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“Cause it don’t matter now what you do”, sang The Duke in 1967. It is as if he were speaking of the endless sugar price rally, which has taken a life of its own. Historic trends, Covid-19, food inflation, and demand compression now mean little to domestic commodity prices, because the music just won’t stop.

Back in May, an official of Pakistan Sugar Millers Association told BR Research that ‘the country had been saved from a price spiral in 2020 marketing season”, as the nationwide lockdown had brought sugar offtake down to a trickle”. Five months on since that pep talk, sugar prices have increased by 20 percent, and nearly 40 percent since last crushing season began in December 2019.

If national average retail price finally scores a century in November, it may at least bring some cynical comfort: the milling industry shall find a catchy benchmark to compare all future price reductions (hopefully).

Of course, the industry cannot be faulted if economic contraction coupled with double digit food inflation has failed to deter consumers from reducing their monthly ration of sugar. What other circumstantial evidence is needed to prove that sugar is a staple commodity in Pakistan? Even cigarette smokers probably display more price elasticity of demand than sugar addicts.

Except, some readers may find it tough to move past faulting the industry. “Cost of holding has declined significantly”, they argue, as monetary easing has brought down inventory carrying costs. Except, what is millers’ incentive to hold on to stocks right before the next harvest starts? 2020-21 season has so far only brought good news from farms. Crop outlook looks positive, and industry may finally be looking at a surplus season. And with input subsidy on fertilizer reaching growers, there are slim chances of an increase in procurement price either.

It is true that the industry has in the past used high opening stocks as an excuse to seek permission to export, but only a miracle may allow mills to pull that sleight of hand again this year. And if the millers sitting at farmgate have found no wisdom in hoarding, why would whole-sellers and dealers bet any differently?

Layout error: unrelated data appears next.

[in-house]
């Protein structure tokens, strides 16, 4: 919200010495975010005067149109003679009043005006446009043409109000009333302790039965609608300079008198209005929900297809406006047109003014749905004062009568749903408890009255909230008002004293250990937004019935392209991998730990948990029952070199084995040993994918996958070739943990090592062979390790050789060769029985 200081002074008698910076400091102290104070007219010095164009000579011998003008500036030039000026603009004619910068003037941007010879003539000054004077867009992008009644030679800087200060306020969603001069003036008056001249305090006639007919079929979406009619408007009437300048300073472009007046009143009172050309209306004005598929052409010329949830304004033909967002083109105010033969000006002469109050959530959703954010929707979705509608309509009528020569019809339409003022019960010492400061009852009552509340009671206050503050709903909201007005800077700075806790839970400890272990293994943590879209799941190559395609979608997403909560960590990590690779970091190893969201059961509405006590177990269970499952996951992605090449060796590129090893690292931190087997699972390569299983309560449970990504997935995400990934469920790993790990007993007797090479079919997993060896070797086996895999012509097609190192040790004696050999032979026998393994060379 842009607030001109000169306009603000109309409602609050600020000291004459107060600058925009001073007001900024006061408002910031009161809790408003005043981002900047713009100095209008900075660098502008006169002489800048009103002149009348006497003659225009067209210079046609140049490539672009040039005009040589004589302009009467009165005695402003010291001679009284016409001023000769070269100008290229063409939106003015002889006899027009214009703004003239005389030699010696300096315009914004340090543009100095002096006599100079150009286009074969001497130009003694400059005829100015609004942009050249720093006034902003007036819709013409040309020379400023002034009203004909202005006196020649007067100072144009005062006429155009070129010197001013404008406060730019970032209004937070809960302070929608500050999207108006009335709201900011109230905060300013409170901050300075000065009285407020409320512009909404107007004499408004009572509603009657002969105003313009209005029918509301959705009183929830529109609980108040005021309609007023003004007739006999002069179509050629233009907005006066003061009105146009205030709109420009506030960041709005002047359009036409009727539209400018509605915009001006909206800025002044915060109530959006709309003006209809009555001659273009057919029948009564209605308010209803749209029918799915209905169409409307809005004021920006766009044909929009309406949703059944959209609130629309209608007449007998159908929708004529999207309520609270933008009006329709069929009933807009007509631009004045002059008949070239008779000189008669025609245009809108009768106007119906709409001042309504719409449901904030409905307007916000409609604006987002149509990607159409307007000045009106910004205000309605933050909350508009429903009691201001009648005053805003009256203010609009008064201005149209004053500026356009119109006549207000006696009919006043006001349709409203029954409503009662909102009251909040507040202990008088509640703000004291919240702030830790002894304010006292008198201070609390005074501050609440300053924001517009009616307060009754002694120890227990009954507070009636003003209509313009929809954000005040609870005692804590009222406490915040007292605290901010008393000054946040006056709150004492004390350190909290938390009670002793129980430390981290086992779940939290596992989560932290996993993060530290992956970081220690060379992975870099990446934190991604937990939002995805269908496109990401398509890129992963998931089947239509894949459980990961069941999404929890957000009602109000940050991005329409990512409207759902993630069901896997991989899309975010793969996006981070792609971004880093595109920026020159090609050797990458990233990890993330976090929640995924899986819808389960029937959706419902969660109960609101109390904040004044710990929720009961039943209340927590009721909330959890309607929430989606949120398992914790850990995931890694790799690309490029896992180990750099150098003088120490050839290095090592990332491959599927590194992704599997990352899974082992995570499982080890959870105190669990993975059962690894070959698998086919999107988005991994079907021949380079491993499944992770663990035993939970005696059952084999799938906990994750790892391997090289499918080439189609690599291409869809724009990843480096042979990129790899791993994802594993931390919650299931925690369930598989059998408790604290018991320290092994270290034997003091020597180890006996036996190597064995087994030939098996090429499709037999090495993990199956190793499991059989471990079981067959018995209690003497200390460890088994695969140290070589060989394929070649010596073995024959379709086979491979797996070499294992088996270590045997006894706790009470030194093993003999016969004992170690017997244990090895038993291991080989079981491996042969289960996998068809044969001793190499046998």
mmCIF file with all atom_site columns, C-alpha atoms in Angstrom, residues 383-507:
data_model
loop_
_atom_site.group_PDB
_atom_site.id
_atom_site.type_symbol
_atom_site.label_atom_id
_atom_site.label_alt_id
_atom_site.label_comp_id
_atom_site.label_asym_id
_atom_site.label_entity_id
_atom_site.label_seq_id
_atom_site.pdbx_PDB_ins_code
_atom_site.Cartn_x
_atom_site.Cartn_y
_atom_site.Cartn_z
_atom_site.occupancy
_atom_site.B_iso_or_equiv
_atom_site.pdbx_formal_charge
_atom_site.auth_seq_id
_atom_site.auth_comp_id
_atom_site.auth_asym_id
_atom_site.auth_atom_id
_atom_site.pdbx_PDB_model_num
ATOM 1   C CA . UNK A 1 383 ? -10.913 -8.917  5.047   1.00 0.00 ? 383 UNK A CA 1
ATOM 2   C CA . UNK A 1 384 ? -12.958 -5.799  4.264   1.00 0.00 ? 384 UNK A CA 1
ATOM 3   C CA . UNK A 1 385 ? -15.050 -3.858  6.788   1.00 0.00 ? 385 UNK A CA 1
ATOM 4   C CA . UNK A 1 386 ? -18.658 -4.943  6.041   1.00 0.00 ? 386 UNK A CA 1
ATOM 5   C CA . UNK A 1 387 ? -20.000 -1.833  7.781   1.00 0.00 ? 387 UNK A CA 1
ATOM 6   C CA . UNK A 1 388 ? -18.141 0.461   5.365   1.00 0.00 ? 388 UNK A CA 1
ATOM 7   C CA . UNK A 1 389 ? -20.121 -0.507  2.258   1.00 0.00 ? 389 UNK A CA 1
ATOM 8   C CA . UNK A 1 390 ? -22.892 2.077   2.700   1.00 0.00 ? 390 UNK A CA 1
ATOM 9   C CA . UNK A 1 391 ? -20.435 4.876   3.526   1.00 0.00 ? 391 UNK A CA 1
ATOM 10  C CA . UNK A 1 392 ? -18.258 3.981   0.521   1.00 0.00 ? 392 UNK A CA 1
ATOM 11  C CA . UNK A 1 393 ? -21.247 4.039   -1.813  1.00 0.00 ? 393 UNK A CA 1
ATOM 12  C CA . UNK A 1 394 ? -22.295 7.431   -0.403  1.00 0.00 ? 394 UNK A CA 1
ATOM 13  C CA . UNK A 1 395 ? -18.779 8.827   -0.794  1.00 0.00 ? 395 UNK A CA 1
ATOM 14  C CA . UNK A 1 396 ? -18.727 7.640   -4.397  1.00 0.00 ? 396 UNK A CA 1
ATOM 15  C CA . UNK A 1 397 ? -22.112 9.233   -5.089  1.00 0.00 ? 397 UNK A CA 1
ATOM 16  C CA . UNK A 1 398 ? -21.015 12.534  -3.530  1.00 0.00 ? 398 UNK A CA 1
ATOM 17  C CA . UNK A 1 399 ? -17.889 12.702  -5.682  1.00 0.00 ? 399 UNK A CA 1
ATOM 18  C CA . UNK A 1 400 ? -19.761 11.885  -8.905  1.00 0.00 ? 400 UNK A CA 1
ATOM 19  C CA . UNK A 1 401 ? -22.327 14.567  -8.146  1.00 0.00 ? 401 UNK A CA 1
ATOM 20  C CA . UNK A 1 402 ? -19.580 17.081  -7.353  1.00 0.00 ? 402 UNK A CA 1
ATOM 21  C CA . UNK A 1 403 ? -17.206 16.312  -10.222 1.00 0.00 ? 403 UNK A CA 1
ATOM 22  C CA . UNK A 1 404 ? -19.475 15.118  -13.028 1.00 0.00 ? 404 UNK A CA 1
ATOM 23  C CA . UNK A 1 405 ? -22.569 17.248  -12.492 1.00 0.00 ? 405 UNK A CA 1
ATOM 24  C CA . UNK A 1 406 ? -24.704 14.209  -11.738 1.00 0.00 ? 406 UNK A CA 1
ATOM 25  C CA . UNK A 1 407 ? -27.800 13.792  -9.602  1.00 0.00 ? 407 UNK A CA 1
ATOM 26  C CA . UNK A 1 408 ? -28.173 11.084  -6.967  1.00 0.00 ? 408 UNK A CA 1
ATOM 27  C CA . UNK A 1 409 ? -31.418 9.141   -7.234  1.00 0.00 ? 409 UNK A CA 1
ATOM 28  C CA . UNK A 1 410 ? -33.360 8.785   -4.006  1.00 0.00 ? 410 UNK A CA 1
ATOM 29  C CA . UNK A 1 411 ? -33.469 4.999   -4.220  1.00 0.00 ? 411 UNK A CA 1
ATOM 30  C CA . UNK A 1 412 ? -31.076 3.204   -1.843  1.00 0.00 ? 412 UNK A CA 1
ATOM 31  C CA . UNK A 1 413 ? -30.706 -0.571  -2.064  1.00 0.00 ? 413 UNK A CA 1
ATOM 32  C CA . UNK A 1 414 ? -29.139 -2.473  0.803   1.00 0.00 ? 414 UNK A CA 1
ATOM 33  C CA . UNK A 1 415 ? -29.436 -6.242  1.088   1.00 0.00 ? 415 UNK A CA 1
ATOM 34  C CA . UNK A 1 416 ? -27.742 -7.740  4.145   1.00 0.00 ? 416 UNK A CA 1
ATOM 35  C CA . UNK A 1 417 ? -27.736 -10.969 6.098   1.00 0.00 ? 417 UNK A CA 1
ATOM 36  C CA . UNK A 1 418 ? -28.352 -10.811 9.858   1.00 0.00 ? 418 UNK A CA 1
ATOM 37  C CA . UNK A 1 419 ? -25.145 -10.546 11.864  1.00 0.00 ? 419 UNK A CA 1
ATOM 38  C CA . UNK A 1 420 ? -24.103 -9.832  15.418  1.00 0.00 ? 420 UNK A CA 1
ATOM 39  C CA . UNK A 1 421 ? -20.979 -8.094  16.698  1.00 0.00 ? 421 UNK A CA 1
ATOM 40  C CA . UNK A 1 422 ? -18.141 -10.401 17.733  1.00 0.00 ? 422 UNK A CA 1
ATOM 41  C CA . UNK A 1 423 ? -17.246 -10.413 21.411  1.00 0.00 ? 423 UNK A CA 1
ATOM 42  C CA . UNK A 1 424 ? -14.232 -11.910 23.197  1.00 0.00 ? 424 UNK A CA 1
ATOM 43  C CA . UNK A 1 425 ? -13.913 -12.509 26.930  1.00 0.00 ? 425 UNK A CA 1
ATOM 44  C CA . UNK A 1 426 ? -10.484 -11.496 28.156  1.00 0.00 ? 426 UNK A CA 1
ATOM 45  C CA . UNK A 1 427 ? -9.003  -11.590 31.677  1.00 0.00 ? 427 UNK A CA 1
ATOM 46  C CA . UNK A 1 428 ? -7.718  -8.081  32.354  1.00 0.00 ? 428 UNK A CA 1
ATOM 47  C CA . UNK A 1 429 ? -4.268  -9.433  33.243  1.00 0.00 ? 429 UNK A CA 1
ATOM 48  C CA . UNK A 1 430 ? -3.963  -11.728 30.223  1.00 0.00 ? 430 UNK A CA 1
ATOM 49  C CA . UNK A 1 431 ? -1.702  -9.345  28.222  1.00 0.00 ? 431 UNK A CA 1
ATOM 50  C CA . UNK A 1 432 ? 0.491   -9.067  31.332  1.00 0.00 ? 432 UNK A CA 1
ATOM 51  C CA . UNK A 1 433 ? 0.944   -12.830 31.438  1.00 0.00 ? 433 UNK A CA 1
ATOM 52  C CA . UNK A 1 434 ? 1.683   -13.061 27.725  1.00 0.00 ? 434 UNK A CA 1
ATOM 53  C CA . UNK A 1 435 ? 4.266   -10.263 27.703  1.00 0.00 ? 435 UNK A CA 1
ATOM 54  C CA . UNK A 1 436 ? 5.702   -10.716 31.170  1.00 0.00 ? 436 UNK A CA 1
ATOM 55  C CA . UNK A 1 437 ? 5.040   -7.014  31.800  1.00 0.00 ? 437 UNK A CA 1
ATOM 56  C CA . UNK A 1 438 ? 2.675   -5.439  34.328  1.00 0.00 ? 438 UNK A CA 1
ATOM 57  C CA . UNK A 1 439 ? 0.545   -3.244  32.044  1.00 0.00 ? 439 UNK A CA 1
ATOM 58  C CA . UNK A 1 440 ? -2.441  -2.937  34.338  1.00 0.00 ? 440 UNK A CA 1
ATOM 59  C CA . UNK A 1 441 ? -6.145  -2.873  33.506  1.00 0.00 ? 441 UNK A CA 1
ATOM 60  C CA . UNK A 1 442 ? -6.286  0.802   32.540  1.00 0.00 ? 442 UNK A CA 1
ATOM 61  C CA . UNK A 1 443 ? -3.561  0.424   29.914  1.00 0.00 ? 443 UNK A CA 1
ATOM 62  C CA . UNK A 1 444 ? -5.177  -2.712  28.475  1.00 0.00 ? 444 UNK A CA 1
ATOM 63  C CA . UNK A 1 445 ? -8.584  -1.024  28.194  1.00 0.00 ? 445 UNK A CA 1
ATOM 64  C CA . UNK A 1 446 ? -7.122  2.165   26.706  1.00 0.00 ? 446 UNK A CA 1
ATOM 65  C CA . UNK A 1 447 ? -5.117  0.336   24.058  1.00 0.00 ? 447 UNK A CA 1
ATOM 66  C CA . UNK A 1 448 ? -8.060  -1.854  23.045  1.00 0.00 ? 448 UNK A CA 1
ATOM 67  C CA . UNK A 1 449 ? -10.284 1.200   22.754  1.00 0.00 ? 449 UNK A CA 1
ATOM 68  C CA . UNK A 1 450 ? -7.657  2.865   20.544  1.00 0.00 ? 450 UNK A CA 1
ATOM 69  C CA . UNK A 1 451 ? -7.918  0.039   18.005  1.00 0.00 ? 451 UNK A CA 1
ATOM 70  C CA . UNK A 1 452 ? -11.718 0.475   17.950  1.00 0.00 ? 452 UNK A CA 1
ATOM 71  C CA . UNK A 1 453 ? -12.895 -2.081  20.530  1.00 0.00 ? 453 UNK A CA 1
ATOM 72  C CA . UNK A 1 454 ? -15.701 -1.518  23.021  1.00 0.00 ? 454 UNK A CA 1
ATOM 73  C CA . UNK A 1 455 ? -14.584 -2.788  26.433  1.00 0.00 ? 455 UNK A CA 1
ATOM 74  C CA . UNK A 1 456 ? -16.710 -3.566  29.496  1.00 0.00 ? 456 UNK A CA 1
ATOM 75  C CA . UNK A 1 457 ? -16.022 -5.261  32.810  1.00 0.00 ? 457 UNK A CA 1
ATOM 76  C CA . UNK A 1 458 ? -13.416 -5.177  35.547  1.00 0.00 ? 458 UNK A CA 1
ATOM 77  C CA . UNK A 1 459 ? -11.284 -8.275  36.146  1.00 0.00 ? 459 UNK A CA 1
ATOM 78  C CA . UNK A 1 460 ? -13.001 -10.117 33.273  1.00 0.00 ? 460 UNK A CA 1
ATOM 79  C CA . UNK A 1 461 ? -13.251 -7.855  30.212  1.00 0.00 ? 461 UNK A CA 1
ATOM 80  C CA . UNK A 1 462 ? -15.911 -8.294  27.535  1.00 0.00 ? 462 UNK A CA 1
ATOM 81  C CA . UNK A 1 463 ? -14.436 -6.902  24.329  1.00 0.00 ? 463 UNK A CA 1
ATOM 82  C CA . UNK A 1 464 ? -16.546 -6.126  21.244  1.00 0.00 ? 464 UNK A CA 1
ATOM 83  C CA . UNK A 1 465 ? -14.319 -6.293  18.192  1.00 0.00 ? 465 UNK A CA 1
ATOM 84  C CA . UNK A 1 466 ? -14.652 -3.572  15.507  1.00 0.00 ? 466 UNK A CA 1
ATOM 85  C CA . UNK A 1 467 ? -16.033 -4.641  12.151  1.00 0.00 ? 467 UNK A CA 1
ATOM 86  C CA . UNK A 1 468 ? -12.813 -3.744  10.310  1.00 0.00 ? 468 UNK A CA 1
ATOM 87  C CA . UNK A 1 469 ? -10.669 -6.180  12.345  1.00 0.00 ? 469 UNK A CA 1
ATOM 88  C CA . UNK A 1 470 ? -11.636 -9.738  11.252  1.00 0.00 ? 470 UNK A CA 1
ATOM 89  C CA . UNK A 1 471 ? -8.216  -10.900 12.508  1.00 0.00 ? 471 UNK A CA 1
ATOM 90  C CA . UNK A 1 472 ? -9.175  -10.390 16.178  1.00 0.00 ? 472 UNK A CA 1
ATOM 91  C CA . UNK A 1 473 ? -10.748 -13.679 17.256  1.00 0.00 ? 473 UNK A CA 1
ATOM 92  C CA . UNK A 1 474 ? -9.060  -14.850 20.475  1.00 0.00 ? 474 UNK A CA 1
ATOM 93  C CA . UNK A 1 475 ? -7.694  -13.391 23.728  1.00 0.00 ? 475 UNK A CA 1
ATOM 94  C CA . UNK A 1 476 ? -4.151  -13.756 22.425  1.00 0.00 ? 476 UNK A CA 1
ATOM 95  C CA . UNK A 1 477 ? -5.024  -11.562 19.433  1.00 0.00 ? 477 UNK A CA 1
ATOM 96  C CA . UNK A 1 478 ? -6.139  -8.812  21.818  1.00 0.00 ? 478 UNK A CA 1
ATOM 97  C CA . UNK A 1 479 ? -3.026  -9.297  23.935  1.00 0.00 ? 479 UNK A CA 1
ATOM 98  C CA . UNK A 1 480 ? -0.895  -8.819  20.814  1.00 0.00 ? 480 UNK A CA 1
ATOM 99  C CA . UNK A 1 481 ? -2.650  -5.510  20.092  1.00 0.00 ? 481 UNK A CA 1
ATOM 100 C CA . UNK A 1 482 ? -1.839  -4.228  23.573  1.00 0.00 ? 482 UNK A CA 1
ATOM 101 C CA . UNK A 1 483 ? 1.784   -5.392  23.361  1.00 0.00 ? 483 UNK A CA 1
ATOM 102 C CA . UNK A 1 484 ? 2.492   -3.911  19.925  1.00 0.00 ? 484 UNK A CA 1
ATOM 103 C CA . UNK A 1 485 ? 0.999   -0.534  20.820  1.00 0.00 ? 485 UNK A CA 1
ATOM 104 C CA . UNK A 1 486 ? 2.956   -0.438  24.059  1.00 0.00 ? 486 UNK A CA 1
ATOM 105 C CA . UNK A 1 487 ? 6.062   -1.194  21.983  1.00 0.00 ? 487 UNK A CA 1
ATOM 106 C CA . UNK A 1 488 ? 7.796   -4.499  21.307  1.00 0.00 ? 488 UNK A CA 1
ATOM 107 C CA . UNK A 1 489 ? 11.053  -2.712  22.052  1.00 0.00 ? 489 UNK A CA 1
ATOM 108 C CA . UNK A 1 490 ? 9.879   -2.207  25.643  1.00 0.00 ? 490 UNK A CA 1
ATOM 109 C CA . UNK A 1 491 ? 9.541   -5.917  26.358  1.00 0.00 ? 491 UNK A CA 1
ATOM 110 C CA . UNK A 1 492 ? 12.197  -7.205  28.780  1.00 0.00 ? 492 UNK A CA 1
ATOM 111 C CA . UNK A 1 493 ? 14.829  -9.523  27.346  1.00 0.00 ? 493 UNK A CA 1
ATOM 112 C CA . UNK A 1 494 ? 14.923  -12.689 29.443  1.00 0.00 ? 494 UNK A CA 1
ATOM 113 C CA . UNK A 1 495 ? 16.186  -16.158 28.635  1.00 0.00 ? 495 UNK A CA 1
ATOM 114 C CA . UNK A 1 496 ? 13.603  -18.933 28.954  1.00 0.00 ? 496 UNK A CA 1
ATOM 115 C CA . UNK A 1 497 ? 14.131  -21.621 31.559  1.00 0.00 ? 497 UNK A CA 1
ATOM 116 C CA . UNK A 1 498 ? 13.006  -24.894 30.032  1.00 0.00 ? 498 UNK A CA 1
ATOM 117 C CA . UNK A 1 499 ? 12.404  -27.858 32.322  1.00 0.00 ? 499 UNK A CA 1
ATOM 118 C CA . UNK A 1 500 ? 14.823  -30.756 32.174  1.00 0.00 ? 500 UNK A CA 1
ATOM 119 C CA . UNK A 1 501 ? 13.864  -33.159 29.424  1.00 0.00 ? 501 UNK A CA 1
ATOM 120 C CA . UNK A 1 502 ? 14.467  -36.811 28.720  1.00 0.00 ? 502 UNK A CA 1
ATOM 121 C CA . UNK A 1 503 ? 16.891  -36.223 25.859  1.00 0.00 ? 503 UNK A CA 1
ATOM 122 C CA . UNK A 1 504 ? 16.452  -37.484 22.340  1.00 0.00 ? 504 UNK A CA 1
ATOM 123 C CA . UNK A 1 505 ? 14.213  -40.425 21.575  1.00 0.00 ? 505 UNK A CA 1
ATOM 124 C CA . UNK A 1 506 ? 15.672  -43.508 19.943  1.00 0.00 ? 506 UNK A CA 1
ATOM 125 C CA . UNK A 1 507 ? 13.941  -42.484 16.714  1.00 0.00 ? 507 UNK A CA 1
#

Which brings us to the theory that has been reverberated in this space ad nauseum. That assuming average monthly consumption of 0.45 million tons, national stocks may fall to dead-level by November end. This means that even if demand has shrunk by 5-10 percent due to abnormal price increase, domestic stocks may not be sufficient to last beyond third week of December. This means the market can ill-afford any delays to crushing, as occurred in the outgoing season.

Hence, the imports. Although only a trickle had landed by September end – 28,429 tons against a shortfall of 0.25 – 0.35 million tons (in case crushing does not go in full swing by December second week). Note, that this is the first consignment to land against the duty-free import quota announced earlier this year. Interestingly, FOB price of imported sugar is Rs 72 per kg, which after including value chain margins of 15– 25 percent may be available for retail at Rs 85 – 90 per kg.

Therefore, imports made thus far shall have little bearing on domestic prices, considering the shortfall could be substantial in case of delayed crushing (not unheard of), and domestic prices are already retailing at Rs 98 per kg. And even with a carte blanche on duty free imports, no trader will make the mistake of flooding the market with large import volumes right before crushing begins – especially at a time when forecasts of surplus crop are aplenty.

Moreover, international prices have been resurgent, having climbed by one-fifth since they crashed in April 2020 when the global lockdown began. If the trend continues, soon imported and domestic retail prices may be at par.

But the theory presupposes that domestic prices will not increase in tandem with international prices. Ordinarily, they should; except commodity markets follow pre-deterministic paths, no matter how distorted any market may be. As the domestic monthly price chart indicates, retail prices (in Rupee terms) reverse gears at the beginning of every crushing season without fail. If the raw material crop outlook is positive, is there any reason why 2020-21 marketing year should be any different? The speculators rule will soon come to an end; whether it will take four weeks or eight, that’s the real bet.